By Linda Scherer
WINSTED, MN While many households are just waking up and getting ready to start their day, Dr. Jim Neff and his wife, Mary, are returning home to Winsted after a brisk, morning swim in Lake Mary.
Rising early, they don their wet suits, grab their face masks, snorkels, and fins, and head for the lake for a 40-minute swim; 20 minutes out, and 20 minutes back. It’s all part of a total body workout the couple does to keep fit for their other passtime scuba (self contained underwater breathing apparatus) diving.
“We like to be prepared to handle emergencies (when scuba diving) if something were to happen,” Mary said, “which means you have to be more fit than the current activity requires.”
Swimming with snorkels and fins is a good conditioning activity, according to Mary.
“See that house on the other side of the lake?” Jim asked. “My goal is to get there, but like today, I was still short. I needed just a few more minutes.”
The couple likes to be outdoors as much as possible, so during Minnesota’s warmer months, May to October, the Neffs swim in the lake; and during the colder months, they swim in the high school pool in Watertown.
By wearing their scuba apparel, they are able to keep warm outdoors when the lake and air temperatures get a bit chilly.
The Neffs enjoy their early morning swim in Lake Mary with the bass, perch, and sunnies. Nothing too scary. Not like swimming in the ocean with sharks and barracudas.
Jim recalled a time when they paid extra money to go shark diving. He said he kept his hands close as a shark swam within 6 inches of him.
“Every once in awhile I will see a barracuda that is pretty big, and you’re not supposed to wear any shiny jewelry because they might want it,” Mary said laughing. “And it might be attached to an arm or a finger.”
But there has been excitement at Lake Mary, as well, dealing with Minnesota’s changing weather.
Last year, the Neffs’ final swim date at the lake was Oct. 4. With an air temperature in the 40s, the couple got out of the water only to discover they had locked their keys in their truck.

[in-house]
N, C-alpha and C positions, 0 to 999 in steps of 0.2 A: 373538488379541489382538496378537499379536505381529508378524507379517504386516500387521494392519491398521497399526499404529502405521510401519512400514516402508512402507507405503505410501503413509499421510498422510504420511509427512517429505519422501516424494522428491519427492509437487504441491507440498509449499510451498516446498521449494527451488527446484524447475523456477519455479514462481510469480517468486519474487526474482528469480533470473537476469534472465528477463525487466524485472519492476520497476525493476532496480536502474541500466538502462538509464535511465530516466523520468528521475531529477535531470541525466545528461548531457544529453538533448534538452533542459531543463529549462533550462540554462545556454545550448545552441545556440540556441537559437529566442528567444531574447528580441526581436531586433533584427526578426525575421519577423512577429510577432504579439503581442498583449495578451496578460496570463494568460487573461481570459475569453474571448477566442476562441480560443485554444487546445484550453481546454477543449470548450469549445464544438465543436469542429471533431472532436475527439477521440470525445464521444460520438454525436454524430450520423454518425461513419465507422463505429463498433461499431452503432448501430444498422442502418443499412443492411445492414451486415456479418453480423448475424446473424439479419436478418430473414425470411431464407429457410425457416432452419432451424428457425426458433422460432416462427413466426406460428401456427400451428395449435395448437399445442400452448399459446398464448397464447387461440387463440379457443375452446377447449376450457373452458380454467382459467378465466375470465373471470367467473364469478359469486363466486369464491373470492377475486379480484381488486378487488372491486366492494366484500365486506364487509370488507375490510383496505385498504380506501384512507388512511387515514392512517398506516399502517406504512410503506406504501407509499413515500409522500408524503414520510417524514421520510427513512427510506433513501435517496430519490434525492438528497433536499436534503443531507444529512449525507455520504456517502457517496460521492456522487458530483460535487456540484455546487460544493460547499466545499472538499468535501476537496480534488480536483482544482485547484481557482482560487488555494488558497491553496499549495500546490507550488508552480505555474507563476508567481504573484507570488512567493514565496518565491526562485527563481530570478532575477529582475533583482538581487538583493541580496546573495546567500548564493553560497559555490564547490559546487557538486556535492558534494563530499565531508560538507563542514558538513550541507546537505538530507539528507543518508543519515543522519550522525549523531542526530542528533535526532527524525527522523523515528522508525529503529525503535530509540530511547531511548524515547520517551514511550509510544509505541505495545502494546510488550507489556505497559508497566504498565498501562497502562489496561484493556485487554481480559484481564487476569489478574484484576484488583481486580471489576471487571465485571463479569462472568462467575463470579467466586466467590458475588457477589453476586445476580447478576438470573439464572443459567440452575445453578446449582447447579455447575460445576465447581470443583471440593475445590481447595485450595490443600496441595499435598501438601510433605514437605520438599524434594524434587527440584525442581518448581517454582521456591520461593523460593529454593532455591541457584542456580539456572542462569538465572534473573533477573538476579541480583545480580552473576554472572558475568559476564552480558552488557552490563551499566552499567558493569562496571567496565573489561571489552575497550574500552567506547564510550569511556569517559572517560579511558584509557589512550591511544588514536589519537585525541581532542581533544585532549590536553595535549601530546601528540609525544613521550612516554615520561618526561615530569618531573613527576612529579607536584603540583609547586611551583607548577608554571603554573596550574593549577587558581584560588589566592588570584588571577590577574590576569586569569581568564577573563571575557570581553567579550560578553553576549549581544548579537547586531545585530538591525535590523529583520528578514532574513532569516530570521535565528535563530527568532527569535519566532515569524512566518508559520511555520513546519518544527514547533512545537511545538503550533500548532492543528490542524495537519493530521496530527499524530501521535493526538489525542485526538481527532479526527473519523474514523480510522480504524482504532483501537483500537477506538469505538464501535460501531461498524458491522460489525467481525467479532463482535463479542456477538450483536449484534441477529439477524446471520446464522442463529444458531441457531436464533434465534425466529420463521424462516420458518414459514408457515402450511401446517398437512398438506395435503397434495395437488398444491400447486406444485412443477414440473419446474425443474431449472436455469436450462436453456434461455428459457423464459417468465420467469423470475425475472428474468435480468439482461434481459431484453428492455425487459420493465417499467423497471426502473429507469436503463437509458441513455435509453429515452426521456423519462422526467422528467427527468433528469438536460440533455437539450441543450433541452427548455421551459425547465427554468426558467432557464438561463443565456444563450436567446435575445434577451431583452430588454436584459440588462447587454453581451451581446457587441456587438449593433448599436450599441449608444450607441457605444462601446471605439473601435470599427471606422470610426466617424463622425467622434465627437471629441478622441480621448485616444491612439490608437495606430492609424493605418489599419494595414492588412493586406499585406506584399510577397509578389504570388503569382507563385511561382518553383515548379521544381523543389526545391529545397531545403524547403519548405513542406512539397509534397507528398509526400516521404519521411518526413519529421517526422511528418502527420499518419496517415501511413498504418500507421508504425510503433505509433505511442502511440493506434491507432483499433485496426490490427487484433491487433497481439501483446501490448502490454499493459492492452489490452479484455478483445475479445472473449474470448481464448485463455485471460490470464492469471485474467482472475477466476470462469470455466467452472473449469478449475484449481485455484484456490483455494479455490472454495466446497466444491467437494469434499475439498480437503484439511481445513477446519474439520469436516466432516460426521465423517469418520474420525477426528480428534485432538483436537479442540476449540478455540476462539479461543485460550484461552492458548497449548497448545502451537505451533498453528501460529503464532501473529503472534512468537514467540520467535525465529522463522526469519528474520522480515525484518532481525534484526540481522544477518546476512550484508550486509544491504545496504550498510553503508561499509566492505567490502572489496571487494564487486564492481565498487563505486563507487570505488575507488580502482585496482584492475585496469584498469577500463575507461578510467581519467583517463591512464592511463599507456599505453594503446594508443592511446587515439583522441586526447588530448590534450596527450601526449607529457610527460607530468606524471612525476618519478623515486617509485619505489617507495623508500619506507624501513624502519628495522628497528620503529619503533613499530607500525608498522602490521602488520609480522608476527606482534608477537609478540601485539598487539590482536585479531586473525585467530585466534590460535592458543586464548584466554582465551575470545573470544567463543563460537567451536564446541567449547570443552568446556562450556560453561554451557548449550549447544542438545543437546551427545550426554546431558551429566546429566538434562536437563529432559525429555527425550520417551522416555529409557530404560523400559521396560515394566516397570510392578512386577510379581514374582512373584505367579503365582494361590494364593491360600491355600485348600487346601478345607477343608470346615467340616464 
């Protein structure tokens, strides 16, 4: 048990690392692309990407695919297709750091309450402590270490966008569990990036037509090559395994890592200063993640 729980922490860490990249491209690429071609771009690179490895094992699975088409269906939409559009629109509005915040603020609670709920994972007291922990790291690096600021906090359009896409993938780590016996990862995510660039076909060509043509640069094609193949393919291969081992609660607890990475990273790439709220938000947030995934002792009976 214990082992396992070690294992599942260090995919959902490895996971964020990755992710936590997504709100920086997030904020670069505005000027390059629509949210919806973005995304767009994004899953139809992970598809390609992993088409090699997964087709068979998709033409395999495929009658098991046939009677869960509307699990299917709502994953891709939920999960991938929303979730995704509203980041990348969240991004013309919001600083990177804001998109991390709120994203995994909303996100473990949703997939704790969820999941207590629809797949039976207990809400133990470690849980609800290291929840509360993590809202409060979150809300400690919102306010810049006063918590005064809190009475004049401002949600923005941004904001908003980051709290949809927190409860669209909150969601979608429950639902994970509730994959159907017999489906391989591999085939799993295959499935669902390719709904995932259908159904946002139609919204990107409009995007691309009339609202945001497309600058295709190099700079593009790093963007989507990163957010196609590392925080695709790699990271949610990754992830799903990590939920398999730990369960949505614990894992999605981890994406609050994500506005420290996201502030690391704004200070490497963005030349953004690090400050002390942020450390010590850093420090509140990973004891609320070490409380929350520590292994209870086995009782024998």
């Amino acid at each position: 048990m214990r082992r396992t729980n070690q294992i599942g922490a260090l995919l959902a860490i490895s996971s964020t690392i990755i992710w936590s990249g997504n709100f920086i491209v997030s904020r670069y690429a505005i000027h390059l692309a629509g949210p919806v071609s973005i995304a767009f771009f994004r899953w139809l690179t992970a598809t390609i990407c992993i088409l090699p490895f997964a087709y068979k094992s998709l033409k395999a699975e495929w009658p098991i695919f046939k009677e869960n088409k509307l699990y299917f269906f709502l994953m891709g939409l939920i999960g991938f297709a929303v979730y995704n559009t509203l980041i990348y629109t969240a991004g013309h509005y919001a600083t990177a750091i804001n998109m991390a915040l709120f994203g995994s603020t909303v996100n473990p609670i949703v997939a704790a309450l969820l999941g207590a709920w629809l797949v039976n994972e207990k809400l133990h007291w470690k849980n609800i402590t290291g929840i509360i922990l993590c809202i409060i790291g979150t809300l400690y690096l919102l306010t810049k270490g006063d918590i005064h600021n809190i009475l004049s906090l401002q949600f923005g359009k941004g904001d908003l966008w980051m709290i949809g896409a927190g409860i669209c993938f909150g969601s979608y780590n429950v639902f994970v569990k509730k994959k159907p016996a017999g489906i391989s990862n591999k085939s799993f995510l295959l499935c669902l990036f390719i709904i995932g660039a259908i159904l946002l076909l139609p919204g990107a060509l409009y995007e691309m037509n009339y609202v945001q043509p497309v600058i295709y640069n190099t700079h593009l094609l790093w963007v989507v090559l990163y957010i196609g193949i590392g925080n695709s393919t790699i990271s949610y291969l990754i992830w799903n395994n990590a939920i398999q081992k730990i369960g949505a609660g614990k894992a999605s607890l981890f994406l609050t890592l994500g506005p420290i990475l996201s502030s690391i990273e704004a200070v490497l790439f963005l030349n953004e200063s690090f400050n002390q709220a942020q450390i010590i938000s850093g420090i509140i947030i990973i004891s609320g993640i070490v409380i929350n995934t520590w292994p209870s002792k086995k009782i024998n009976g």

“We were freezing, but someone was here and let us take his truck and go home to get our keys,” Mary said.
“Which is so neat about small towns,” Jim added. “And how many people would say, ‘Here go take my truck?’”
In August, the Neffs will leave for diving in Bonaire, an island territory off the coast of Venezuela, which is owned by the Netherlands. It’s a place to which they have been a number of times, and their favorite place to scuba dive.
“It is like diving heaven,” Mary said. “They have it set up so that the people who know how to dive can be on their own and don’t have to be on a dive boat with a dive master monitoring every activity.”
The Neffs have also been scuba diving off the coast of Belize, which is a small country by Guatemala, where they have seen the Great Blue Hole. The site was made famous by Jacques-Yves Cousteau, who declared it one of the top 10 scuba diving sites in the world.
“Caves have collapsed and created the hole, and the water looks deeper blue,” Mary said.
“And you get to go to the edge of the caves and see the stalactites and stalagmites, and they are huge gargantuan,” Jim added.
“And your mouth is just hanging open,” Mary said. “And then, you lay on your back and look up and there are reef sharks swimming around. And it is just heavenly.”
They have also had the opportunity to dive in Costa Rica, Honduras, the Caymen Islands, Jamaica; as well as doing lots of diving in the lakes of Wisconsin and Minnesota.
“The mine pits up in Crosby were fun,” Mary said.